The first vehicles to depart after the scouts were my Black Mamba, Espinoza’s Nightsinger and O’Sullivan’s Faugh a Ballagh. Each of us nodded at our crews as we embarked, giving last orders to the rest and casting each other one final, worried glance. O’Sullivan seemed the most worried, muttering curses and shouting at the men near his somewhat obsolete tank.
But, as Chuck Yeager once famously said: “It’s the man, not the machine”, and old O’Sullivan, a grizzled veteran of the New Troubles, mode than made up for any deficiencies of older tech with experience and courage. I haven’t had much time to get to know him but many in the camp regarded him as a sort of grandfather – the yelling old coot type.
I climbed the BMPT and wiggled my way into the commander’s hatch.
Inside, I closed my eyes and allowed the noise of the outside world drift away. How quickly the world can change in a few minutes, I thought. Could this be why Murdoch sent us here, in the middle of nowhere – to prepare for such an eventuality? But if it was so, why wouldn’t he tell us? Going into battle without reliable intel was, at best, foolhardy, but mostly it was just plain stupid. And yet, here we were, not waiting for the scouts. Such and many other thoughts raced in my mind as I forced myself to focus on the present.
The radio, still abuzz with a deep and peculiar (and yet, strangely familiar) droning sound so unlike any jamming I’ve ever heard before, was still useless. We’ll have to do this oldschool, I realized.
Leaning out of the hatch, I waved at Espinoza and saw her silhouette, bathed in the glow of camp lights, returning the gesture. Time to go.
The base wasn’t far – thirty minutes by a car, at most – so we began to see signs of conflict almost immediately. There were several abandoned cars, their lights still piercing the darkness that surrounded them as everyone inside left the scene in a hurry. There wasn’t a soul in sight, an uncanny feeling even in the dead of night.
Some minutes later, we ran into one of our scouts, also abandoned in the middle of the road, its engine still running. Not sparing any time to investigate and with the sounds of battle drawing ever closer, all of us grew more anxious by the minute. Ramirez, the driver, started humming a wistful tune while I fiddled with the radio buttons, trying to catch something – anything, really.
That was a mistake but, in retrospect and knowing what I know now, things probably wouldn’t have been different if I hadn’t. Just as we were descending towards the final stretch of the journey and were already seeing some blazes on our thermal imager screens, several things happened in rapid succession. The droning sound got extremely loud.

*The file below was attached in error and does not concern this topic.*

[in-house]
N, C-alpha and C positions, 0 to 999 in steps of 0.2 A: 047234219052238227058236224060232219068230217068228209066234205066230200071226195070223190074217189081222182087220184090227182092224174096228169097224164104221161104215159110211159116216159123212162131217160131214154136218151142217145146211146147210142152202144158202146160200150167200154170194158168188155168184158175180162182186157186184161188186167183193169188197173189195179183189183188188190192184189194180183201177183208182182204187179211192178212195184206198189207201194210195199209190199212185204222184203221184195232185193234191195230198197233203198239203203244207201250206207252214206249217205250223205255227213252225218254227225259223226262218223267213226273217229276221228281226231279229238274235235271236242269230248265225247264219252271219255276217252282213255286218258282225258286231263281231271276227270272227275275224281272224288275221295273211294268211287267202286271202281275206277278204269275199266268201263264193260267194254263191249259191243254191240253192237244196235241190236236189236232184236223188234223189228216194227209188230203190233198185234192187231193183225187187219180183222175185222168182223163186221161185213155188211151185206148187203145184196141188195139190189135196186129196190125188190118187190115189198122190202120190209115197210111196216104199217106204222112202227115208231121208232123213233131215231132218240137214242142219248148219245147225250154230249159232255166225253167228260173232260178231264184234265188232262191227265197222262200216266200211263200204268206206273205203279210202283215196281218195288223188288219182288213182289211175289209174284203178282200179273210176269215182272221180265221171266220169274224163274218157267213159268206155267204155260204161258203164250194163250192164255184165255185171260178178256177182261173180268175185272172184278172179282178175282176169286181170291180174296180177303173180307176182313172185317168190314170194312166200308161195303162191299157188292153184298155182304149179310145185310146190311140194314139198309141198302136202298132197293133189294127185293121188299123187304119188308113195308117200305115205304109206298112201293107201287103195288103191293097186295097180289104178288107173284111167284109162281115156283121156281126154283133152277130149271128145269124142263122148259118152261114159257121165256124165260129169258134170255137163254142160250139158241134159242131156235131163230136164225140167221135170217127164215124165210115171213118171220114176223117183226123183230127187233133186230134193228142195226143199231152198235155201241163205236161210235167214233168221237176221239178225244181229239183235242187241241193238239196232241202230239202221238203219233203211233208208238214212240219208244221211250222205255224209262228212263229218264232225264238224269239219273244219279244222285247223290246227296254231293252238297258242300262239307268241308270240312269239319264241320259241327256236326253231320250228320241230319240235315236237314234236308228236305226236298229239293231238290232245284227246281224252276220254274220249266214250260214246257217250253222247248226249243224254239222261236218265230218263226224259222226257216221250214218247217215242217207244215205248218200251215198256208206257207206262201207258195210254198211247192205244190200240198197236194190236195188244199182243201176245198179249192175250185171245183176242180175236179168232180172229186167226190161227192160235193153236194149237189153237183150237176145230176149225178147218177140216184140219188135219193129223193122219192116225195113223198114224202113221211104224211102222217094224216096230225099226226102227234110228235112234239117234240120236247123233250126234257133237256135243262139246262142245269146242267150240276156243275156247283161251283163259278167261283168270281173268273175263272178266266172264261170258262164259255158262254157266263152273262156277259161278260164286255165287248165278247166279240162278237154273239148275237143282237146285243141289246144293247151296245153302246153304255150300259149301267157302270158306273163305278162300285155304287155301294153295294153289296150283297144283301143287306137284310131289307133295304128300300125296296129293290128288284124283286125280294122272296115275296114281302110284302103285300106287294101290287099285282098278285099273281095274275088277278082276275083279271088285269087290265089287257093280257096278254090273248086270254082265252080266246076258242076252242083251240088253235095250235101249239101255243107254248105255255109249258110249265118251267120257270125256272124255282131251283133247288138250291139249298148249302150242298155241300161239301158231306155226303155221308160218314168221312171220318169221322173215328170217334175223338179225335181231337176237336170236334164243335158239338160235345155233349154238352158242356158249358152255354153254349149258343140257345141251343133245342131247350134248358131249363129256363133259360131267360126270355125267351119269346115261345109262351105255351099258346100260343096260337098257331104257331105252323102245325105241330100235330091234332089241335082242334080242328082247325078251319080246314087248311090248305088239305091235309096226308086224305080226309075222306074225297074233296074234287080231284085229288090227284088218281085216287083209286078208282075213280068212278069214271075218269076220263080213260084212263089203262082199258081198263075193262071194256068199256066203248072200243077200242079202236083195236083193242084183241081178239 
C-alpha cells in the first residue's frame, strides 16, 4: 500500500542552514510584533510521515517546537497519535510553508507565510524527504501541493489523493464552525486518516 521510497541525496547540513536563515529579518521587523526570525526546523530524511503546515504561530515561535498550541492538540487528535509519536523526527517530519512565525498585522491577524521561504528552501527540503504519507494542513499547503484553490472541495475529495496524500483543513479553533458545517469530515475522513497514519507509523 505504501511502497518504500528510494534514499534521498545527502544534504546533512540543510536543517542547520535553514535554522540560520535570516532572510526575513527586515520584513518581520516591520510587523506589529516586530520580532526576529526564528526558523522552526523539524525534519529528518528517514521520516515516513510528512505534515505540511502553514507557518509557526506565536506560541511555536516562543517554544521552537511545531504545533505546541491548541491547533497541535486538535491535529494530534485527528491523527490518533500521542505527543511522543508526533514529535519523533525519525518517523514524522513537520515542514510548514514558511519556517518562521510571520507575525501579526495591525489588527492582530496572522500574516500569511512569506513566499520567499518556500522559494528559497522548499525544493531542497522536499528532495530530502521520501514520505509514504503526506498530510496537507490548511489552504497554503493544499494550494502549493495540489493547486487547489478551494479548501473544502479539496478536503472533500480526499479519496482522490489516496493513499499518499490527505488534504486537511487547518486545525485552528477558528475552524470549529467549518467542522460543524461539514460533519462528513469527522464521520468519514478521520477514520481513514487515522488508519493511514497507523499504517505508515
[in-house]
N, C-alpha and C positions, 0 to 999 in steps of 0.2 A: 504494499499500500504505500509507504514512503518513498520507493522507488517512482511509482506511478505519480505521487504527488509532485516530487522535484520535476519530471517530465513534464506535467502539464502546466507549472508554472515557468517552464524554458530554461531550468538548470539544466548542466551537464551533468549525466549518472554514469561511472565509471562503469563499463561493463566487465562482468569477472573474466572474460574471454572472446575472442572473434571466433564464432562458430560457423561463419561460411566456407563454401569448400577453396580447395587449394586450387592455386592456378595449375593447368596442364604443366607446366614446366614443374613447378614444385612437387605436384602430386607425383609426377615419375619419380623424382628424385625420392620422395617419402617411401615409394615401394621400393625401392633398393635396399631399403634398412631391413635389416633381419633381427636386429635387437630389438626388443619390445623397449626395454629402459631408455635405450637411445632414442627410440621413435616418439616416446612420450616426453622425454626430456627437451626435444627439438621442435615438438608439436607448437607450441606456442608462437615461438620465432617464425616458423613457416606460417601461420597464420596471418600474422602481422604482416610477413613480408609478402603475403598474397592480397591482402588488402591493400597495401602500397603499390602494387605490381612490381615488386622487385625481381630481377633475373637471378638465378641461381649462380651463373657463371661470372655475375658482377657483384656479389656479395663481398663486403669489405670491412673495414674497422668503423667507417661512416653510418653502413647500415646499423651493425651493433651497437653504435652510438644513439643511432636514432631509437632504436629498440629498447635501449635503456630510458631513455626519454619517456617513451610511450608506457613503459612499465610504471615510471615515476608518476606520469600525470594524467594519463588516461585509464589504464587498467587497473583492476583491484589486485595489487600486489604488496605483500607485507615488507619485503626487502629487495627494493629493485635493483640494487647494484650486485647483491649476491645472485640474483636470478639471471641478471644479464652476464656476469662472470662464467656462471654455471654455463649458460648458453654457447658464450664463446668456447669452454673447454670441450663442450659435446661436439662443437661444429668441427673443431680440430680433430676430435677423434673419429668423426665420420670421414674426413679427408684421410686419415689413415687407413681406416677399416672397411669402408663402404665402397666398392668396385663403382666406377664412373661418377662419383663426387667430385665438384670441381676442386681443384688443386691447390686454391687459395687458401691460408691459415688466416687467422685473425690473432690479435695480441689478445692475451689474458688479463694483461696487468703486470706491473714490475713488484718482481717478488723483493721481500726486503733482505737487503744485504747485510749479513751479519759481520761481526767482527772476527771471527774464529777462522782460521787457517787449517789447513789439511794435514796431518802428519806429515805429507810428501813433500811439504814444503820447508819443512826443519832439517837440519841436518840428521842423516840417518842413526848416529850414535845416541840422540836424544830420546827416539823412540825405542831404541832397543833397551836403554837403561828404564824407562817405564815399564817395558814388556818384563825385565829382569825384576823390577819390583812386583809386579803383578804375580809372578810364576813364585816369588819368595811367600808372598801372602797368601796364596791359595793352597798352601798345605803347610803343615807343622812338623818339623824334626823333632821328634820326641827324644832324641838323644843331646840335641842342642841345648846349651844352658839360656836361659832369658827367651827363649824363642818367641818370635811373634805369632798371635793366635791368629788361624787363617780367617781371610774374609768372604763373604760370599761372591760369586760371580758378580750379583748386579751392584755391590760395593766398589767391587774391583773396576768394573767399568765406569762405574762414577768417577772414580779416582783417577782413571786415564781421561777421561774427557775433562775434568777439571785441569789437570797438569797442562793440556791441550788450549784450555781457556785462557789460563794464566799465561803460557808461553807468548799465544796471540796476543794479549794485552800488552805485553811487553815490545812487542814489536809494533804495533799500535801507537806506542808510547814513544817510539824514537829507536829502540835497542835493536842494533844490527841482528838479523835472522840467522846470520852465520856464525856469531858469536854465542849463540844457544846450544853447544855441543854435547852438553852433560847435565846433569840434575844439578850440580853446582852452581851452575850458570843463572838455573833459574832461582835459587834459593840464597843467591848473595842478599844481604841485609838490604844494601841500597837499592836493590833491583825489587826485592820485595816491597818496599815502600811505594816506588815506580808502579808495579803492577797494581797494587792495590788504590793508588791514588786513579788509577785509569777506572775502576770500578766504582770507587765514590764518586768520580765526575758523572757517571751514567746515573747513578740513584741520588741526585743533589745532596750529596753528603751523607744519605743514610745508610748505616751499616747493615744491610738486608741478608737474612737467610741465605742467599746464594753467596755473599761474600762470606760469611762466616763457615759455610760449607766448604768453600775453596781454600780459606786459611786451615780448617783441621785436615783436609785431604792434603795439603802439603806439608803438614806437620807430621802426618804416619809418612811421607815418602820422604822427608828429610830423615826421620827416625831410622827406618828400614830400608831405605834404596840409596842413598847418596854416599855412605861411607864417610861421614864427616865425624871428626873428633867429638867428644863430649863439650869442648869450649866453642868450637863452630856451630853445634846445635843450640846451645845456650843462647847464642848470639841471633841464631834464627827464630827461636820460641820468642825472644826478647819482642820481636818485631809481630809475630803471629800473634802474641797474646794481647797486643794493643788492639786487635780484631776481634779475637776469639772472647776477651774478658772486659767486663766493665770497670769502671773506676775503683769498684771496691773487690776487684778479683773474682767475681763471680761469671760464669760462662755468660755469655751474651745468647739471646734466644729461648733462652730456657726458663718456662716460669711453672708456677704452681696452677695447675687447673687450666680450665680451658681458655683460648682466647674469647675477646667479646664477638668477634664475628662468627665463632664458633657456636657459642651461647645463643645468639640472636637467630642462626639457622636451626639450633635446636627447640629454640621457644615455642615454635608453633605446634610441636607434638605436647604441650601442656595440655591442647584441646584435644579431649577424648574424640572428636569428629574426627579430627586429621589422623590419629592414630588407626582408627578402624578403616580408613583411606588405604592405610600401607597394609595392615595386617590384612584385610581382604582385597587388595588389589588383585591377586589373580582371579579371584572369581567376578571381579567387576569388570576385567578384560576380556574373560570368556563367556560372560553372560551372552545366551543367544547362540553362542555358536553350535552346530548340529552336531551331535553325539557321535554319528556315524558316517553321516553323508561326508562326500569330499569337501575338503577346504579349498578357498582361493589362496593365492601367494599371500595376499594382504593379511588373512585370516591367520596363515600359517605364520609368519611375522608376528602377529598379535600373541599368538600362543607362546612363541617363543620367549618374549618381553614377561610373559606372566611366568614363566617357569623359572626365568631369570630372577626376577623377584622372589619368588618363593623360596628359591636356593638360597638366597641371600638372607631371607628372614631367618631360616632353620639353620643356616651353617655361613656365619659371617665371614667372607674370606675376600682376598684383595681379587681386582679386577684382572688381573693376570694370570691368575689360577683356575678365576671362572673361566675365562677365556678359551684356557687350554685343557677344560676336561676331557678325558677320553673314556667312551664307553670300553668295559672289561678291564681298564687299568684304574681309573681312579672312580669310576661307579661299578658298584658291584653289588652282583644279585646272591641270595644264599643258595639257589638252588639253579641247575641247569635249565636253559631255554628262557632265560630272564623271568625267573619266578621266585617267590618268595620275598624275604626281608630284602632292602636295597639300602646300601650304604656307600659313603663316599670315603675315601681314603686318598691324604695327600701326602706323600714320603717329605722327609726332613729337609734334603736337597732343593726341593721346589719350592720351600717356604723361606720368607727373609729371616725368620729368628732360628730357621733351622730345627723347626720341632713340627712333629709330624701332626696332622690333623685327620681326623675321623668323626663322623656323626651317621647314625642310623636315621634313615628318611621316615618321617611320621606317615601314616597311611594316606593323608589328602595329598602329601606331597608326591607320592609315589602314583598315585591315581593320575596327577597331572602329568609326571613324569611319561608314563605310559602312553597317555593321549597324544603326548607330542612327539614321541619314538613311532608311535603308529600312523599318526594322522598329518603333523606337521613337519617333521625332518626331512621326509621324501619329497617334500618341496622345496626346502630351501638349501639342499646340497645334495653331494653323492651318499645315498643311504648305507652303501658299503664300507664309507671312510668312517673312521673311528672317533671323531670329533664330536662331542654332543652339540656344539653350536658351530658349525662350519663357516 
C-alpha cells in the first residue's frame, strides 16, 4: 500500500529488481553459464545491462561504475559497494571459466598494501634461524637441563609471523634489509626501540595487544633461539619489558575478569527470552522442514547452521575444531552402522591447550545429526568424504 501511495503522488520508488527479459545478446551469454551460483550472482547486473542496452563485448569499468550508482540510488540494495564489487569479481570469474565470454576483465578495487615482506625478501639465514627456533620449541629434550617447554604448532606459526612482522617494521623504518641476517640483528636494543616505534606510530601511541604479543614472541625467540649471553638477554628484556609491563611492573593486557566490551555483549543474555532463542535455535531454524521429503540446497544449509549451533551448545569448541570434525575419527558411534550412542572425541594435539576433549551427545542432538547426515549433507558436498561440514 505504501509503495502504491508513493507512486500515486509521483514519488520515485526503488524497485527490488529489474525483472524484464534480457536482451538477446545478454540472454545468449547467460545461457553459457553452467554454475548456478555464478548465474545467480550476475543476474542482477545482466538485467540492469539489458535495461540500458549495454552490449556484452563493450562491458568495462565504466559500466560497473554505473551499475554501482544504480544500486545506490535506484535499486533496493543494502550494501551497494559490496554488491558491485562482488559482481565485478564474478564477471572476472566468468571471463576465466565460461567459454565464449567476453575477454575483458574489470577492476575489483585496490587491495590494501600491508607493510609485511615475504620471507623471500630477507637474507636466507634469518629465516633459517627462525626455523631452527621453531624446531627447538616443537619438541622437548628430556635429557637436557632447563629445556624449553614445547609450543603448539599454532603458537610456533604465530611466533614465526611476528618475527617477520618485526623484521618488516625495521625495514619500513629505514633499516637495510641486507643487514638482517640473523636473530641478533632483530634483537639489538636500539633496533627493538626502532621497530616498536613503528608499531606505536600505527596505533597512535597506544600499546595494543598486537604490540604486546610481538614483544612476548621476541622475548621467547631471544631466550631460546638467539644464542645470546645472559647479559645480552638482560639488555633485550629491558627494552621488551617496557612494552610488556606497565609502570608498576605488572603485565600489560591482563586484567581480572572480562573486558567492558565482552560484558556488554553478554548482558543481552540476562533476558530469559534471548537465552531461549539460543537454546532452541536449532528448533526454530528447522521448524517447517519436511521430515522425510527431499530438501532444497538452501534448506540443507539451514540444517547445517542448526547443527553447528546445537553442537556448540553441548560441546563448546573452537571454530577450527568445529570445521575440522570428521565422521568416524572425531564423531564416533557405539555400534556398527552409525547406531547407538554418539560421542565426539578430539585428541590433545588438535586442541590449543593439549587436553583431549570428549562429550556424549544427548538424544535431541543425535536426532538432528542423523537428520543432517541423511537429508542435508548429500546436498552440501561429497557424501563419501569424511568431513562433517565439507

Then it stopped and my entire universe was suddenly enveloped in silence almost as eerie as the sound, the kind that bores into your skull and takes over, the kind that can drive men insane.
Confused, I looked around. Everything felt like in slow motion, as if the world almost stood still in that very moment. And then came the chorus of voices, deep, metallic and scraping at the inner edges of my skull in unison with such primordial force that it shook the very core of my being. It was impassionate and ageless, as if the universe itself woke up to speak. Words appeared in my mind, their power enough to tear reality asunder.
“PAWNS OF THE EXILE APPEAR.”
Gasping for air, I tried to cover my ears but to no avail.
“TURN BACK. THE DECEIVER SHALL PAY AND SO SHALL HIS PROGENY. IT IS ORDAINED. TURN BACK.”
The voice grew ever weaker with the last two works repeated over and over until it became a mere whisper and then finally faded into nothingness.
“TURN... BACK... Turn...... back.......”
My head was spinning as if concussed from the experience. The crew appeared equally struck and the vehicle ground slowly to a halt as Ramirez tried to get things under control. Despite the proximity of the fighting, we all felt like we had to get outside. The other crews fared no better and we just stood there in silence for what felt like an eternity, shaking our heads and trying to filter the experience out. We all heard the same thing, apparently. In the end, Espinoza was the first to speak.
“Jesus... I... what WAS that thing?”
“I don’t know. Some kind of psyop maybe? A comms hijack? Never heard of anything as powerful though...”
She shook her head and waved me over away from the others who paid us little heed, still reeling from the experience.
“No, it was more than that. The thing... the person, whoever was it, it knew me. It knew my name.”
I stared at her blankly with a million questions on my mind but our little tête-à-tête was interrupted by another explosion in the vicinity, which finally woke us all up. One last strange look she gave me before suddenly turning into her usual self.
“Right. Back to the machines, it isn’t safe here. Look though...”
Below us, the base was burning. Pillars of smoke obscured the area with the intensity of clearly uncontrolled fires blinding both our eyes and the vehicles’ sensors. We could see shadows of men running, screaming and dying and what looked like several companies of armored vehicles of types we couldn’t readily identify pounding the perimeter, their guns spitting death at anything that moved outside their zone of interest where a host of invaders could be seen carrying boxes from the base towards one of the larger vehicles, their shadows superhumanly large against the backdrop of a burning army tank.
Curiously, the source of the looters seemed to be the very same bunker we saw Ferguson enter during our last visit back when the base wasn’t filled with bodies and smoldering wreckage. That’s where we’d start, I thought, as our three machines started barreling towards the warzone.